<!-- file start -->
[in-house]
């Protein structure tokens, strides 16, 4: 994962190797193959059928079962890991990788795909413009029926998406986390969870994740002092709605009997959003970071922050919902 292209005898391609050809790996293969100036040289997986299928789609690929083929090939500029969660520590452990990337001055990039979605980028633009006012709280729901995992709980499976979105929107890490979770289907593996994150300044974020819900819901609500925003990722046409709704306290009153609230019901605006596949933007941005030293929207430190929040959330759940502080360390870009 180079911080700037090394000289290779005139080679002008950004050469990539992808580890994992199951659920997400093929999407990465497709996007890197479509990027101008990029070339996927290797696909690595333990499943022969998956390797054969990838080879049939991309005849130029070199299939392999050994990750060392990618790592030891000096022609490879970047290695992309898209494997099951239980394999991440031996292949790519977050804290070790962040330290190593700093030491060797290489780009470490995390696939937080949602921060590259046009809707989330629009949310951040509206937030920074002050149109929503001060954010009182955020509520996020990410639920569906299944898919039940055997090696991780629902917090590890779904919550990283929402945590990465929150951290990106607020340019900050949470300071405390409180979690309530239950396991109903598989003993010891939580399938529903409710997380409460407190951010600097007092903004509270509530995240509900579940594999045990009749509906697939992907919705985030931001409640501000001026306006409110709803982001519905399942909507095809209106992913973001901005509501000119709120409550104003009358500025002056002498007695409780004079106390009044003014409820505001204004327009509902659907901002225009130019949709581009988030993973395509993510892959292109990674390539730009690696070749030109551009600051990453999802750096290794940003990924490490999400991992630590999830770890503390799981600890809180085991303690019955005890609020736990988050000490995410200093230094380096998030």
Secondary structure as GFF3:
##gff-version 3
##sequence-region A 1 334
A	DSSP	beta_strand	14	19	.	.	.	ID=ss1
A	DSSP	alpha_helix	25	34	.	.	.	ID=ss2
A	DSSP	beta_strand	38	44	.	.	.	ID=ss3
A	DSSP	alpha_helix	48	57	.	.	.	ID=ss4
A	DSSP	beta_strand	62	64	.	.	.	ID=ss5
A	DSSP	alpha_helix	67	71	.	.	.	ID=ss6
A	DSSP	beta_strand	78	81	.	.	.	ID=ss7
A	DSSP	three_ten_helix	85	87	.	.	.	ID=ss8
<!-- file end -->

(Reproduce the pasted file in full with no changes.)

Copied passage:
[in-house]
């Protein structure tokens, strides 16, 4: 994962190797193959059928079962890991990788795909413009029926998406986390969870994740002092709605009997959003970071922050919902 292209005898391609050809790996293969100036040289997986299928789609690929083929090939500029969660520590452990990337001055990039979605980028633009006012709280729901995992709980499976979105929107890490979770289907593996994150300044974020819900819901609500925003990722046409709704306290009153609230019901605006596949933007941005030293929207430190929040959330759940502080360390870009 180079911080700037090394000289290779005139080679002008950004050469990539992808580890994992199951659920997400093929999407990465497709996007890197479509990027101008990029070339996927290797696909690595333990499943022969998956390797054969990838080879049939991309005849130029070199299939392999050994990750060392990618790592030891000096022609490879970047290695992309898209494997099951239980394999991440031996292949790519977050804290070790962040330290190593700093030491060797290489780009470490995390696939937080949602921060590259046009809707989330629009949310951040509206937030920074002050149109929503001060954010009182955020509520996020990410639920569906299944898919039940055997090696991780629902917090590890779904919550990283929402945590990465929150951290990106607020340019900050949470300071405390409180979690309530239950396991109903598989003993010891939580399938529903409710997380409460407190951010600097007092903004509270509530995240509900579940594999045990009749509906697939992907919705985030931001409640501000001026306006409110709803982001519905399942909507095809209106992913973001901005509501000119709120409550104003009358500025002056002498007695409780004079106390009044003014409820505001204004327009509902659907901002225009130019949709581009988030993973395509993510892959292109990674390539730009690696070749030109551009600051990453999802750096290794940003990924490490999400991992630590999830770890503390799981600890809180085991303690019955005890609020736990988050000490995410200093230094380096998030």
Secondary structure as GFF3:
##gff-version 3
##sequence-region A 1 334
A	DSSP	beta_strand	14	19	.	.	.	ID=ss1
A	DSSP	alpha_helix	25	34	.	.	.	ID=ss2
A	DSSP	beta_strand	38	44	.	.	.	ID=ss3
A	DSSP	alpha_helix	48	57	.	.	.	ID=ss4
A	DSSP	beta_strand	62	64	.	.	.	ID=ss5
A	DSSP	alpha_helix	67	71	.	.	.	ID=ss6
A	DSSP	beta_strand	78	81	.	.	.	ID=ss7
A	DSSP	three_ten_helix	85	87	.	.	.	ID=ss8